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British guests have mastered the art of making complaints

21 December 2006 by
British guests have mastered the art of making complaints

Nearly eight in 10 hospitality professionals in the UK believe their customers are complaining more than they did 10 years ago, exclusive Caterer research reveals.

The study of more than 300 hospitality professionals from all parts of the industry shows that Brits are responsible for just over half of the complaints. North Americans accounted for nearly 20% of them.

Leisure customers are far more likely to take issue with service levels than their business counterparts: 62% of respondents said leisure guests complained most, whereas only 17% said business guests were more likely to complain.

The most common causes of complaint are unacceptable waiting times (30%) food being undercooked or overcooked (24%) and rude/unhelpful members of staff (15%).

When asked what the most unusual complaint they had received was, the hospitality professionals responded with a range of weird and wonderful answers.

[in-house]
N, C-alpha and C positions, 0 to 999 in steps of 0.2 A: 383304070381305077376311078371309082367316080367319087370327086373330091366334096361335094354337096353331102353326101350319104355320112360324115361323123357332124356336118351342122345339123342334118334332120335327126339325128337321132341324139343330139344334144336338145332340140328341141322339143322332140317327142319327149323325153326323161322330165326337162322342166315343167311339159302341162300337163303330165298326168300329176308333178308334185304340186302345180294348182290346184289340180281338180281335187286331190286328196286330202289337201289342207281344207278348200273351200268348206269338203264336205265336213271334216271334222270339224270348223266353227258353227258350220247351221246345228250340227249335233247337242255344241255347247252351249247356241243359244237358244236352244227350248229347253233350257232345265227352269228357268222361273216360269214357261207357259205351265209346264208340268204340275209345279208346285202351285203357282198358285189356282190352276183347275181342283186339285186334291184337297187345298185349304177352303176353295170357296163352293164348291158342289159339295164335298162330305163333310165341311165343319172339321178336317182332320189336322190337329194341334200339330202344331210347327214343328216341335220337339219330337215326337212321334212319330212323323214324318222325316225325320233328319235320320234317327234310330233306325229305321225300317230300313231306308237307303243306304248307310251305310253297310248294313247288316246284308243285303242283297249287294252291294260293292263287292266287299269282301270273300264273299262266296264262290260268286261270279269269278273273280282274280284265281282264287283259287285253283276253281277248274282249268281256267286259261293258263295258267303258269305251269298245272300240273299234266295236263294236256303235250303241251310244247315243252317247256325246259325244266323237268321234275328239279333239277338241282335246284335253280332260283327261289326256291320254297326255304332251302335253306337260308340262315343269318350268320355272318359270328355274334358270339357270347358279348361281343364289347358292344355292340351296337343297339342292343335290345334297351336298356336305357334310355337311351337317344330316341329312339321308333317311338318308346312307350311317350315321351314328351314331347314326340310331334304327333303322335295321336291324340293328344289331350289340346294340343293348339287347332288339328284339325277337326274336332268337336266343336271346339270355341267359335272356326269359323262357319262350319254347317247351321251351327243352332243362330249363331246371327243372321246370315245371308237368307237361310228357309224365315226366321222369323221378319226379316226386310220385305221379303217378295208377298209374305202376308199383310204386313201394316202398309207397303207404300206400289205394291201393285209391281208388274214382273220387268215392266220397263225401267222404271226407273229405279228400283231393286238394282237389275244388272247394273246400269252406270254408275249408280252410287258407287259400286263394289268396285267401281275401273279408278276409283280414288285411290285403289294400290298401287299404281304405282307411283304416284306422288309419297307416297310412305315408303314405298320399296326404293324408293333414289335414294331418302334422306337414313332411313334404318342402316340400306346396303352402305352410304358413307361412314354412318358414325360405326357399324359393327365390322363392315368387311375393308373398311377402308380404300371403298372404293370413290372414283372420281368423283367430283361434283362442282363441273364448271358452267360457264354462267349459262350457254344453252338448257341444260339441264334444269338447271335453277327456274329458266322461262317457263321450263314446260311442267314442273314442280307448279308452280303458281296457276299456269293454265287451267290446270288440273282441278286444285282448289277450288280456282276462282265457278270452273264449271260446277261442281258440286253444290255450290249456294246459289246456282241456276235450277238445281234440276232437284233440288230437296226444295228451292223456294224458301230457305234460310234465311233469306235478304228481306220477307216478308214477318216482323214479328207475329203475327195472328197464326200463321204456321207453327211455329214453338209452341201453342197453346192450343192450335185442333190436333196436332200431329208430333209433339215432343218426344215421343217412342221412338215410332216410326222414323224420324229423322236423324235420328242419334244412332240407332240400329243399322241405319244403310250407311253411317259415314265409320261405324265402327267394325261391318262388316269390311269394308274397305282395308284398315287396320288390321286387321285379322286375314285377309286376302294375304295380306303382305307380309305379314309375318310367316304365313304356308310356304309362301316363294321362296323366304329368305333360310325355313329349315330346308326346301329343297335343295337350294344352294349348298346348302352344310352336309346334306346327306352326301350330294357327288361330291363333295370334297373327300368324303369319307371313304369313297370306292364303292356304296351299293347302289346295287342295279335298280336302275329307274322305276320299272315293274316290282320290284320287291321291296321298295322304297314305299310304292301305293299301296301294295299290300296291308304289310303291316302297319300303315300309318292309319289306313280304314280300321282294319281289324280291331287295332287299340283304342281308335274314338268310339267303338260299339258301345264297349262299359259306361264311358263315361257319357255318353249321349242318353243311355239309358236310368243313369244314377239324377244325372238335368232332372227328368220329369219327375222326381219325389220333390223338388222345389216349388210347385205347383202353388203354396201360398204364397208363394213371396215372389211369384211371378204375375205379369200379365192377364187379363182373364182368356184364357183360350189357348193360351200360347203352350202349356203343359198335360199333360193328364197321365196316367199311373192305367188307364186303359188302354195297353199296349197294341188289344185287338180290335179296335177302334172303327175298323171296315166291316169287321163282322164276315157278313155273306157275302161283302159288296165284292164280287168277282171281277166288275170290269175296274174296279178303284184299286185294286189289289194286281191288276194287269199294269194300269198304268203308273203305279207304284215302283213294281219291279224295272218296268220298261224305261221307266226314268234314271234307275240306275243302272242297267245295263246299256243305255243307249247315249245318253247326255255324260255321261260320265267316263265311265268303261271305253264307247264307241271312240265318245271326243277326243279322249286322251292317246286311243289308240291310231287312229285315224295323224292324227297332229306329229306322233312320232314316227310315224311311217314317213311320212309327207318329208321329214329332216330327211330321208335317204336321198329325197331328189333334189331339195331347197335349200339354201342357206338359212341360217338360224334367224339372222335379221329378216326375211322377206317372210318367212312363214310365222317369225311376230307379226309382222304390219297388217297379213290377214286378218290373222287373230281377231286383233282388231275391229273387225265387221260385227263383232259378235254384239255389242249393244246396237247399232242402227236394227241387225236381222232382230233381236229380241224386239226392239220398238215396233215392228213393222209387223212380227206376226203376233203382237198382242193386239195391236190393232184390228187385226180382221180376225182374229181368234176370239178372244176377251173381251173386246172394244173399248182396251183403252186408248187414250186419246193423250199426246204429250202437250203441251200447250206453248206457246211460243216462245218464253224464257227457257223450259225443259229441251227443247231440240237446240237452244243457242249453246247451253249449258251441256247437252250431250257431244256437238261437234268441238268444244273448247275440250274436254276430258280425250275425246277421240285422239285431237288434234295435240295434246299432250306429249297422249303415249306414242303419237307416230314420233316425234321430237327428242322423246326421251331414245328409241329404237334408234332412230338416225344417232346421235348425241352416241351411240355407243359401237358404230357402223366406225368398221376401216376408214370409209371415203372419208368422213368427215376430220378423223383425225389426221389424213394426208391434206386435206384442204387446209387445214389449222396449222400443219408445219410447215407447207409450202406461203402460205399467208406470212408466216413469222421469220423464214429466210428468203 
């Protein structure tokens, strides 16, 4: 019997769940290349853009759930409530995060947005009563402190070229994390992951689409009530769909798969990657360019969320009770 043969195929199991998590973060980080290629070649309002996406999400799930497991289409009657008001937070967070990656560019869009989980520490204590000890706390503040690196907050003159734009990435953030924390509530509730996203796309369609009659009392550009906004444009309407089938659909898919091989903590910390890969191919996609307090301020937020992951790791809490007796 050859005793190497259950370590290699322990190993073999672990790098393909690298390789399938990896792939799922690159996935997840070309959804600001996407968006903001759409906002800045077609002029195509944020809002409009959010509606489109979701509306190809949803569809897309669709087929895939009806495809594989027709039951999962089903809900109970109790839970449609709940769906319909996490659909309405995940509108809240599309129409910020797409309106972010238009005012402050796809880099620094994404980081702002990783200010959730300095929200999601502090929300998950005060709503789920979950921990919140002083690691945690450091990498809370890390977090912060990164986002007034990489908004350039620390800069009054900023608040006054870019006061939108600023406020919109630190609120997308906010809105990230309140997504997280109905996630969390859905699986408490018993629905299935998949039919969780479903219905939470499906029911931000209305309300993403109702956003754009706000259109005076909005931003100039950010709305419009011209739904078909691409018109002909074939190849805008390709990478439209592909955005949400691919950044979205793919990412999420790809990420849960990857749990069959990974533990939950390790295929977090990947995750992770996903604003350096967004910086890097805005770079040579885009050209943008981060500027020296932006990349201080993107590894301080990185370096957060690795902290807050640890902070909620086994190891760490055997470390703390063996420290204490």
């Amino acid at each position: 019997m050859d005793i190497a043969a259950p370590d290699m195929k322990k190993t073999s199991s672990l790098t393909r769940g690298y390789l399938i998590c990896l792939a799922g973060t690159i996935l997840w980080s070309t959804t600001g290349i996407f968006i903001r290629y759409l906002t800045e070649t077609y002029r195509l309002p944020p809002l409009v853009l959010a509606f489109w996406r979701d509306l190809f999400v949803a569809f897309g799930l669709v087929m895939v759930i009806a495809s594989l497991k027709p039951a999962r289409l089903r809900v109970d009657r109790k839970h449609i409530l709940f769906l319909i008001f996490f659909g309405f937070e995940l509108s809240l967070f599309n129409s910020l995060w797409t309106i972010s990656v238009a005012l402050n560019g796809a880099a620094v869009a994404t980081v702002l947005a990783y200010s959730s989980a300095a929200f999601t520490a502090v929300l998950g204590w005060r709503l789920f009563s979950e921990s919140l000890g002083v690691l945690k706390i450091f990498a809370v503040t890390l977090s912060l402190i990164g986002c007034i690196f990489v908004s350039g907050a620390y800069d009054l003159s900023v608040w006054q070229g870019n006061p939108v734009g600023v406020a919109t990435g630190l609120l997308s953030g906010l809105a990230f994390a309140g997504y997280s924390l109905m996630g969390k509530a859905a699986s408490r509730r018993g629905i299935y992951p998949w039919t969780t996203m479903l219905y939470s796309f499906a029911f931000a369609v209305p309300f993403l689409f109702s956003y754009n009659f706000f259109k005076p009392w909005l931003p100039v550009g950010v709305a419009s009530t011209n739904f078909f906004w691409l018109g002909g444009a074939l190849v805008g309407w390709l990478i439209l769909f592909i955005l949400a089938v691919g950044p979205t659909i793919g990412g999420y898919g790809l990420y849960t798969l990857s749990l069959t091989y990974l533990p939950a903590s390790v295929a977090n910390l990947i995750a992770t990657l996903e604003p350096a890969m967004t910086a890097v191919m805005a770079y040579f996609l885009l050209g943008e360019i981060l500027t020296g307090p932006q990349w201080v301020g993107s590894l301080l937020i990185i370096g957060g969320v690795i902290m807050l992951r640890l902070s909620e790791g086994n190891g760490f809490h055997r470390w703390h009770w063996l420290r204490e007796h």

Culinary knowledge isn't a prerequisite for complaining. One customer called the management, demanding they take his steak back as it tasted of fish. "Yes sir, it's halibut steak," was the response.

Television services in hotels are clearly a bugbear for many people. One customer informed the manager that the hotel was responsible for the poor quality of the five terrestrial channels, claiming it was all part of a conspiracy to make money from pay movies. Another complained that adult movies were not available 24 hours a day, revealing that porn was his main reason for staying at a hotel.

Nevertheless, many people still work to the old adage that "the customer is always right".

"I personally believe that when a customer complains, even though it may be a stupid complaint, they are always right because they are paying for the service," said one. "The situation is only worsened if you argue with them. I also would encourage the customer to tell me if they were not happy, as we value their custom."

As well as customer feedback, respondents believe staff training, exceptional service levels and putting the right processes in place are the best ways to avoid complaints. One hotel gives all its employees a notepad, so they can note down comments from the guests.

The whine list…

  • 79% of hospitality professionals believe customers complain more than they did 10 years ago
  • 62% of operators say leisure customers complain most
  • 54% of people complain face-to-face
  • 45% of businesses respond by taking money off the bill

Source: Caterer online survey of 320 hospitality professionals

By Daniel Thomas

E-mail your comments to Daniel Thomas](mailto:daniel.thomas@rbi.co.uk?subject=British guests have mastered the art of making complaints) here.

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